Washington State University, Intercollegiate School of Nursing has arrived!

They all survived the 26 hour non sleep trip to Iquitos and looked great! Keep your eye on this blog and see what they write each day. Their updates should be informative, entertaining and a good reminder of why we (People of Peru Project) are here and why they are volunteering to provide these much needed services.       Stay tuned...they are sleeping now!

BELEN

  As our first trip after arriving to Peru, we spent the afternoon touring Belen.  I can honestly say that this was the most life-changing experience I have ever had. 

I came to Iquitos because I wanted to make a difference in the lives of poor families; I felt like I could make a big impact because I speak Spanish.  Little did I know that the biggest impact would be on me.

Seeing the immense poverty made me think of my life and everything I have been taking for granted.  I had seen commercials on TV showing young children living in some of the most desperate situations imaginable, however seeing it in real life and on a much larger scale is truly an experience I cannot adequately express in words.  In my mind, it had almost seemed like a vicious cycle that was impossible to change.  However, seeing the People of Peru Project and the positive impact they are having gives me hope for the future of this community and its precious children.

Working with People of Peru Project and sharing their mission of peace and healing has renewed my belief that it IS POSSIBLE to make a positive difference in the world and has further strengthened my desire to pursue a career as an international nurse, only now my focus has grown to include missionary nursing as well.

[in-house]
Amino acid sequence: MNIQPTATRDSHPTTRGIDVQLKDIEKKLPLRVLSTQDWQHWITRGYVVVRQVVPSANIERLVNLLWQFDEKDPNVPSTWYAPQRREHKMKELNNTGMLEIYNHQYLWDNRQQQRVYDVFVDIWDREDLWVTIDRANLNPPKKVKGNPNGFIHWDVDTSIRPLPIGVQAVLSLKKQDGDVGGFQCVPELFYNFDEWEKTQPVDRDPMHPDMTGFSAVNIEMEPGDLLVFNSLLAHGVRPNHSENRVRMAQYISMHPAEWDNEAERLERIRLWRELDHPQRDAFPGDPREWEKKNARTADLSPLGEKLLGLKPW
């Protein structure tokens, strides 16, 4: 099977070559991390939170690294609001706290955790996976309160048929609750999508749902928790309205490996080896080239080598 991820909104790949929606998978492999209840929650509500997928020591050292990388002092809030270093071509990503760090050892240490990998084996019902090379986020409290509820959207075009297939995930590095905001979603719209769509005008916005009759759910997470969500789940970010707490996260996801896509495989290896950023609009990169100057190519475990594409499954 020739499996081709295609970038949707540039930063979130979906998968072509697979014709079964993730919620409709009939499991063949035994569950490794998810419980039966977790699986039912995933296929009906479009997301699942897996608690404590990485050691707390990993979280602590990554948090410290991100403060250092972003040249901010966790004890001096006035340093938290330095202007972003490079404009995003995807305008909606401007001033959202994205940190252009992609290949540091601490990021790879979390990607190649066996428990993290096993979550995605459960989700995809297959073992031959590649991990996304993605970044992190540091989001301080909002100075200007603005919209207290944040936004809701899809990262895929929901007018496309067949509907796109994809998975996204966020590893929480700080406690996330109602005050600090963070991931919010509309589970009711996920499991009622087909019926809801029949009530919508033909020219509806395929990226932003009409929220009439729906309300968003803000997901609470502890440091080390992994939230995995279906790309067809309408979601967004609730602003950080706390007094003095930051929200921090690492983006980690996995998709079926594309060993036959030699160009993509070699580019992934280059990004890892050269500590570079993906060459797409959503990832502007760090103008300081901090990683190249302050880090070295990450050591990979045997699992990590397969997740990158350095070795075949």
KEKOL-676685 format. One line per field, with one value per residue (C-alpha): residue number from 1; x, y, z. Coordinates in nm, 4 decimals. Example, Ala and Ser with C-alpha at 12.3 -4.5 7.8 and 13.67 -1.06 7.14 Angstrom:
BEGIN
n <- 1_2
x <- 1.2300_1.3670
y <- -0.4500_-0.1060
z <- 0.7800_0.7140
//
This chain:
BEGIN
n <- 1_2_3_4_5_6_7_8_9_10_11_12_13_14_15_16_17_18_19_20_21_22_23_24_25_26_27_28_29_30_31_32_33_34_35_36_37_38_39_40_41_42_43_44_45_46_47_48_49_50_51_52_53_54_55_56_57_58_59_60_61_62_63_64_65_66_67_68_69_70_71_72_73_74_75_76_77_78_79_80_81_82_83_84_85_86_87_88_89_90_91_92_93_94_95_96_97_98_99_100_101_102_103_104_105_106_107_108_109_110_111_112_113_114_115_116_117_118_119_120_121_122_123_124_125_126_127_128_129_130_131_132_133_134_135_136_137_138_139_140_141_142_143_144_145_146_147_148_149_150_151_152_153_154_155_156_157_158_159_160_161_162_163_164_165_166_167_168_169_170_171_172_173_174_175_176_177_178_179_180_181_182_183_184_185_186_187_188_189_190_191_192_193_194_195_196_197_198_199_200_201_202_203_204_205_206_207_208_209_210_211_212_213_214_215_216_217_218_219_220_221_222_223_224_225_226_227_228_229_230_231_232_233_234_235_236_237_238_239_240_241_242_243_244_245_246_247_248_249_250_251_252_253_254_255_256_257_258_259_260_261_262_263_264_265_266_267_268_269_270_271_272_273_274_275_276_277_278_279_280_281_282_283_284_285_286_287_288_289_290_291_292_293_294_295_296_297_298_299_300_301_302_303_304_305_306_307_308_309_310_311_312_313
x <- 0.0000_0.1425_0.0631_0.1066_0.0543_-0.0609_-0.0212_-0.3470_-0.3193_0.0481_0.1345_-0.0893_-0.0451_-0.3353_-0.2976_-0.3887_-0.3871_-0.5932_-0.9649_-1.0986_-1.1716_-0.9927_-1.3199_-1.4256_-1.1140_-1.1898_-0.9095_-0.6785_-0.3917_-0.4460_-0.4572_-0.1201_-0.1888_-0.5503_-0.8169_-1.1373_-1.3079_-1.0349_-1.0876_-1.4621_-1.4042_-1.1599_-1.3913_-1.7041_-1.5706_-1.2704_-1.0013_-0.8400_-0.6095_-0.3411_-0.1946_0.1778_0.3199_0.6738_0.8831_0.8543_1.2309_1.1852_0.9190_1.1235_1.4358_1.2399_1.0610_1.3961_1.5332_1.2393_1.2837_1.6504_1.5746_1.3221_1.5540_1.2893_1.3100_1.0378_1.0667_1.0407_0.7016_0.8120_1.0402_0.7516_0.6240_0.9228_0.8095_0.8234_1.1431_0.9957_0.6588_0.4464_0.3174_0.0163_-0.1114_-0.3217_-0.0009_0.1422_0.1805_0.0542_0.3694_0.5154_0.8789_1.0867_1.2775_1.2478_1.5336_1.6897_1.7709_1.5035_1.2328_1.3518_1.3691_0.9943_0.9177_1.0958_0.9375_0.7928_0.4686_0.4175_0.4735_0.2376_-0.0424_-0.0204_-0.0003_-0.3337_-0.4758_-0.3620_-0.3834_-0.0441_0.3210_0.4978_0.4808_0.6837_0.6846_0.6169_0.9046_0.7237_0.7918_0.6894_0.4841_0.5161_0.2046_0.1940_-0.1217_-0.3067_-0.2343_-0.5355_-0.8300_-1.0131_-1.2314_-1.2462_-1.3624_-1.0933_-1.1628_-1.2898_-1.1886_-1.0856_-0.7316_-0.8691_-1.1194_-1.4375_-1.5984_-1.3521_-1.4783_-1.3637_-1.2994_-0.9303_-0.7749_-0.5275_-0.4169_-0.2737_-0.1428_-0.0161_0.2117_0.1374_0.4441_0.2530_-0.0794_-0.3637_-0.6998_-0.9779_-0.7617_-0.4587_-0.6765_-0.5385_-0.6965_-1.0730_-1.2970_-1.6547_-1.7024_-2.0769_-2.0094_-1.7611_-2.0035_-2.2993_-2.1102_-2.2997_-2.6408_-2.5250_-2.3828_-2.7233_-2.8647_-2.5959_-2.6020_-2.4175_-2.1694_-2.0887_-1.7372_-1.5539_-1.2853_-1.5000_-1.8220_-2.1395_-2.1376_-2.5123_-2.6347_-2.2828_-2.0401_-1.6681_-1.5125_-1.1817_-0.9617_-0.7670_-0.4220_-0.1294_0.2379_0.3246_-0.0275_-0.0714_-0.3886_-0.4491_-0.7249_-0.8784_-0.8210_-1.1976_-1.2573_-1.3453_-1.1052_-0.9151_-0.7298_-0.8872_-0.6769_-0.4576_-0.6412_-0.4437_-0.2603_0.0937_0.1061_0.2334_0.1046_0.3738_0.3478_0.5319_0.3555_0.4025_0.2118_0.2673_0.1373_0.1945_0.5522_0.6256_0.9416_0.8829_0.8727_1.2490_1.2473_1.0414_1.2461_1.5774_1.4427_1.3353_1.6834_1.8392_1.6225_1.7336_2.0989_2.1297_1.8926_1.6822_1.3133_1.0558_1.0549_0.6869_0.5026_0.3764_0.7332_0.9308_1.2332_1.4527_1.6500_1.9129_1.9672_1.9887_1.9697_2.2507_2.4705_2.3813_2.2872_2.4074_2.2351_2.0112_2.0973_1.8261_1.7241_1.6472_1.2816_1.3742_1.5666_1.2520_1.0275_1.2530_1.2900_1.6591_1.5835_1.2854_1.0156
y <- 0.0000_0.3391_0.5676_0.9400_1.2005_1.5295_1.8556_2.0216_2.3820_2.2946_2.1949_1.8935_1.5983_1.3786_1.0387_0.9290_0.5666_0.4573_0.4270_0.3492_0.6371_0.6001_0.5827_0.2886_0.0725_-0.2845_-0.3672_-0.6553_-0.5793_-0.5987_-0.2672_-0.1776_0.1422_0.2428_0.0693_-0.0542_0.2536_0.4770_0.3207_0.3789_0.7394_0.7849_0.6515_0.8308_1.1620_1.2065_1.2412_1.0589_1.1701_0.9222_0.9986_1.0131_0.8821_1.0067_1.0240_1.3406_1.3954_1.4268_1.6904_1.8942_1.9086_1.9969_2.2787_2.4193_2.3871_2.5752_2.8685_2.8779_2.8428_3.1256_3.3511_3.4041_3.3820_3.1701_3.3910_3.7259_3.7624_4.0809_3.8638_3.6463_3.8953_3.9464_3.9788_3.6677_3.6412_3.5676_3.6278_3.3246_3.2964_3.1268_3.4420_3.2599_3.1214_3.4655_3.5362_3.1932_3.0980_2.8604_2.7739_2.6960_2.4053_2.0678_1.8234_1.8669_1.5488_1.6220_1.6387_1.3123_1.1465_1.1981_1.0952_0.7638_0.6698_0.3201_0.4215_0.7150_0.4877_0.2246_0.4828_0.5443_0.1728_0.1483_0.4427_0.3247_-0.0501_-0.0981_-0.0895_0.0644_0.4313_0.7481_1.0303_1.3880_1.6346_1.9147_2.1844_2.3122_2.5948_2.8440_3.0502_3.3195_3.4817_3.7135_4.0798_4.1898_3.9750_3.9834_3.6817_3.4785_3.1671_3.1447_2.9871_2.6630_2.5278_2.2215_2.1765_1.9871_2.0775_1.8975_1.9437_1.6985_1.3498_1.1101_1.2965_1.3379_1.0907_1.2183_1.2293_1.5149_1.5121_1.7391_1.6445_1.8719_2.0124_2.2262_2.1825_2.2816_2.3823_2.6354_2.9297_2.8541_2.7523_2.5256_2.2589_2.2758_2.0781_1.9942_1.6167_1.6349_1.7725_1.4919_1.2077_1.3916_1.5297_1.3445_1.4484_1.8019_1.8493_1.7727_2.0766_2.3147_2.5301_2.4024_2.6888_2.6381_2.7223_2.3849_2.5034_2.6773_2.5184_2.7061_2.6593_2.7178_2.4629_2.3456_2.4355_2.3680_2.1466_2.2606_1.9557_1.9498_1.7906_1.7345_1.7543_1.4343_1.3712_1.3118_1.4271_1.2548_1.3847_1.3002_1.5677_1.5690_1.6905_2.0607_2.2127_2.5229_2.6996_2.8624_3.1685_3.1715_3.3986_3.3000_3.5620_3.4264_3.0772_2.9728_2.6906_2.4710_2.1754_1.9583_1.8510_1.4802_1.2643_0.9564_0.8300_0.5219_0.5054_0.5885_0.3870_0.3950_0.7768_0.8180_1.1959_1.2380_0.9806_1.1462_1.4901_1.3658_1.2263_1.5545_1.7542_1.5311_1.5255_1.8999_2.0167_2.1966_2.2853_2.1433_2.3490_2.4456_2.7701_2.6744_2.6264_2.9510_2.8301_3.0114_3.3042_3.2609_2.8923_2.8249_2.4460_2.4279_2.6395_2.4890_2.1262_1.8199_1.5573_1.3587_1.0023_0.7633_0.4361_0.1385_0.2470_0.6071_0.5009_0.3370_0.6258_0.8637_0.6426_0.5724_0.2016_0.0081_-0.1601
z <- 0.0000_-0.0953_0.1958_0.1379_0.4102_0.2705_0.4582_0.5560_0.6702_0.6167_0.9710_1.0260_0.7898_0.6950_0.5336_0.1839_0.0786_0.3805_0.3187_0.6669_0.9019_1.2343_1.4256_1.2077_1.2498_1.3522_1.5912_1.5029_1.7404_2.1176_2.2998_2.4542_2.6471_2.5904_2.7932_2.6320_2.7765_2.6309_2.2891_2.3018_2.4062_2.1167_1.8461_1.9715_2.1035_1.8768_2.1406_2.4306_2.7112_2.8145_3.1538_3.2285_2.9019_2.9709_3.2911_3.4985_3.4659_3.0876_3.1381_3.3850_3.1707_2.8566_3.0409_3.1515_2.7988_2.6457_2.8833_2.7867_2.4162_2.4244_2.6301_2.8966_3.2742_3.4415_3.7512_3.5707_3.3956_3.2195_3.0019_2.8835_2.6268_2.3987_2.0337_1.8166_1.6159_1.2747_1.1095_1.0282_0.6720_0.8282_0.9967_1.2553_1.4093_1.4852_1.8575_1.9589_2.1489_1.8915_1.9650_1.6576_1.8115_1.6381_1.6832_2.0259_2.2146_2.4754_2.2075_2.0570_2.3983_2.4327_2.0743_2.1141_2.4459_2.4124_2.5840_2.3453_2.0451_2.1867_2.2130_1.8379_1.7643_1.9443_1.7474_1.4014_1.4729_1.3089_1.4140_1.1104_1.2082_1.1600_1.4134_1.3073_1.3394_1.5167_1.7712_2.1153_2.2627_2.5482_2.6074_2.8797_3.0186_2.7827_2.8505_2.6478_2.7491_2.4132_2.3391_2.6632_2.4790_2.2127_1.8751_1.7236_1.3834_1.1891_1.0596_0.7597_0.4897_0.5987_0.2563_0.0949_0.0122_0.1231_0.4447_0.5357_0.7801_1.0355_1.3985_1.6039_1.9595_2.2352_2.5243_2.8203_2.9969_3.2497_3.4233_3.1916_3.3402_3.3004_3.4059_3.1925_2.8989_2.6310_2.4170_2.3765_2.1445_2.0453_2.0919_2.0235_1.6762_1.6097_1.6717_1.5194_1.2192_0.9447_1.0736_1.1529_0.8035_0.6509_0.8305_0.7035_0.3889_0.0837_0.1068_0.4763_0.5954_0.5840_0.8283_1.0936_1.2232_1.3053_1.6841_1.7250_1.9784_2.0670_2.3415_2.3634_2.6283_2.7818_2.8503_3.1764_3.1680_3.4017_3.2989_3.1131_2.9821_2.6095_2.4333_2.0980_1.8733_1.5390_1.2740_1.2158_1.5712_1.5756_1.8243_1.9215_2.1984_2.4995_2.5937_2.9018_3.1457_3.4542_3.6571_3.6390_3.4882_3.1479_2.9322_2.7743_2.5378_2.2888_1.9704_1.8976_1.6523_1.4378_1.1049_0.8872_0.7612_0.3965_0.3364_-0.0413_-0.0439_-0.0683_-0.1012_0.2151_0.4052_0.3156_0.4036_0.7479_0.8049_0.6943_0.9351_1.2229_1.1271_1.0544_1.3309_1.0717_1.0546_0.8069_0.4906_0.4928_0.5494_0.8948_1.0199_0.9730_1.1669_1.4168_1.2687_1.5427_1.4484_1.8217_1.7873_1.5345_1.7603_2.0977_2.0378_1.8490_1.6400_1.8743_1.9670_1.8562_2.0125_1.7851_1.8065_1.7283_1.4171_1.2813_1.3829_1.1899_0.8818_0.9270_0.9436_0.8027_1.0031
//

By Alissa Watts

 

  

 

Prep time

 The Instructors sit down with POPP staff to finalize the schedule and make some last minute changes.

Marcos, POPP's Lead translator, gives a Spanish lesson in preparation for this afternoon's community health survey. 

 

 The first day after arrival the students begin to package medicine for the medical clinics they will be doing in the poor communities. Simple vitamins are out of the financial reach of most of the people they will serve.

 

Saturday- first medical clinic....lots of people...lots of needs.....

Experience with first clinical:

When we first arrived from the bus there was down pouring rain and we didn't´t know what to expect. We were both excited and nervous about what was to come.

Before we even arrived there were lines of people already waiting. There were primarily women and children. The nursing students were separated into different sections. There was triage, pediatrics, adults, and pharmacy. Triage was the first section to see the patients, here we took vitals, name, and age asking what the primary problem was. There was an overwhelming amount of people complaining of headaches primarily due to their long work hours in the bright sun and their lack of clean water access leading to dehydration. We felt guilty drinking our clean bottled water when these people were drinking water that had not been filtered and were suffering because of it (parasites, bacteria, etc.). 

In Pediatrics it was a very busy day. The things that impacted us the most were twins that had not been able to eat much for the past 6 months. We gave them what we could as far as nutrition but we could almost see in the mother´s eyes that what we were asking of her might be harder than what we thought. We hope that what we provided was adequate for their needs.